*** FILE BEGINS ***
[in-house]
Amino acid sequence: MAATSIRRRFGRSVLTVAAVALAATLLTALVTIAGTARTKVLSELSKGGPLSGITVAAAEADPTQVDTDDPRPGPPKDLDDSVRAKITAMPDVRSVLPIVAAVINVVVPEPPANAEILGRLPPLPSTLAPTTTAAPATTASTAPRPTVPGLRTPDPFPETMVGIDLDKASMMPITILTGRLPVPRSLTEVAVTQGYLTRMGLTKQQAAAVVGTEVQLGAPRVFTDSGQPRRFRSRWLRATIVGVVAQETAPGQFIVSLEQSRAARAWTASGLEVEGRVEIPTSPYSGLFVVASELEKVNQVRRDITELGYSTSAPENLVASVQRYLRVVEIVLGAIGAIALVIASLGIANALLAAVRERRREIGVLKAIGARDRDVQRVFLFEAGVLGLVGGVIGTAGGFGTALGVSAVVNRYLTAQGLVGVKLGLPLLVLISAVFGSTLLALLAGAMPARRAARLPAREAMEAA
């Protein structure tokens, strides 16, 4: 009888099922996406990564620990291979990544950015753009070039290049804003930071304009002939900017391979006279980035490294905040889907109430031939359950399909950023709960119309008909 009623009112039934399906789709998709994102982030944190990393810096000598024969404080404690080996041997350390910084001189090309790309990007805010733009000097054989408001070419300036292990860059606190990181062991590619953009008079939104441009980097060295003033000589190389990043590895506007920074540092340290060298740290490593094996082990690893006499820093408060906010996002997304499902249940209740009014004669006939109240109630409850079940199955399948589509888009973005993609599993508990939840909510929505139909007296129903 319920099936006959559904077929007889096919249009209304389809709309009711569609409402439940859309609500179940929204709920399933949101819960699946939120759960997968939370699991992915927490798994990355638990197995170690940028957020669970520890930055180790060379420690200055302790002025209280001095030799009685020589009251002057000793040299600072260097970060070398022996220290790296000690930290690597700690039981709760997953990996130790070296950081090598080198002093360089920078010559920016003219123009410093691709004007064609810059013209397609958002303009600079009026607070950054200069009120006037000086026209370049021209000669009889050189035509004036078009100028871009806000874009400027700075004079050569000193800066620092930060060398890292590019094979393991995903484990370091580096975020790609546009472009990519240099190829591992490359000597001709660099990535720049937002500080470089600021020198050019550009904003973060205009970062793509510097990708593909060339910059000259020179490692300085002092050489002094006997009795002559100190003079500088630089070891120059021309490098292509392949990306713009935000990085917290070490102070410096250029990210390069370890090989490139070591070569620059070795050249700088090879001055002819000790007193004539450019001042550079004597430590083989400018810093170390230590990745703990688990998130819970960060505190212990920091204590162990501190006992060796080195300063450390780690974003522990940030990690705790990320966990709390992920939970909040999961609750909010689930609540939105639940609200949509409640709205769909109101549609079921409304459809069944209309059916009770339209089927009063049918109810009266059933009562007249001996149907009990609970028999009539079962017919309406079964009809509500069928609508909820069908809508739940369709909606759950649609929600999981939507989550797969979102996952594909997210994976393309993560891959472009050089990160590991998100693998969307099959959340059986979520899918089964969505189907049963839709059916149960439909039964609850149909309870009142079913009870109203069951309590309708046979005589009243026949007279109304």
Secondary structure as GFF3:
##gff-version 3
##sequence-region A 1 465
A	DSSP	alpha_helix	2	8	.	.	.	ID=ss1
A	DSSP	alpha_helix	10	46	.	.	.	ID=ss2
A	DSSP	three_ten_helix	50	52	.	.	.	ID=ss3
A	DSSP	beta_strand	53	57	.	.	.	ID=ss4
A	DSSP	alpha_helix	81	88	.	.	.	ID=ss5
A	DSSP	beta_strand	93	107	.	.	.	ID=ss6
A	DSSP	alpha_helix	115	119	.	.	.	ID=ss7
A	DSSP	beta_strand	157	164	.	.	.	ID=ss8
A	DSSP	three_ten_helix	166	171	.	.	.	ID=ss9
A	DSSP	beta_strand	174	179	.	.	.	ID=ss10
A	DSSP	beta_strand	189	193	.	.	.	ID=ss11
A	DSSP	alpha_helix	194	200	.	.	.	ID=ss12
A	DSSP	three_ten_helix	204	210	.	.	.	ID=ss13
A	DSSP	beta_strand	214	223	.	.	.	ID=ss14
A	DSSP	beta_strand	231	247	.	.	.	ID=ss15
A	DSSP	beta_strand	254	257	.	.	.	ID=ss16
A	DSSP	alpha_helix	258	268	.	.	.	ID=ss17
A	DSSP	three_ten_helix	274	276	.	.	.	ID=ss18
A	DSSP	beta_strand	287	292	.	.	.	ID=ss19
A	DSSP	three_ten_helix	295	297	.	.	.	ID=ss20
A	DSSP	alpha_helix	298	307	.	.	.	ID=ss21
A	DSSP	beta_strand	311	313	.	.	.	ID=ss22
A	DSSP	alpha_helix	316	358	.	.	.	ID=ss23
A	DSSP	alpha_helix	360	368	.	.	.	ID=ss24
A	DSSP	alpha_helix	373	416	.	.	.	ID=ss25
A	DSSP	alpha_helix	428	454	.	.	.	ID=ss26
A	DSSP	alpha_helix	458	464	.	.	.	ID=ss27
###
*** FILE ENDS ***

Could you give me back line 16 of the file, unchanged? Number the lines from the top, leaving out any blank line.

A	DSSP	beta_strand	174	179	.	.	.	ID=ss10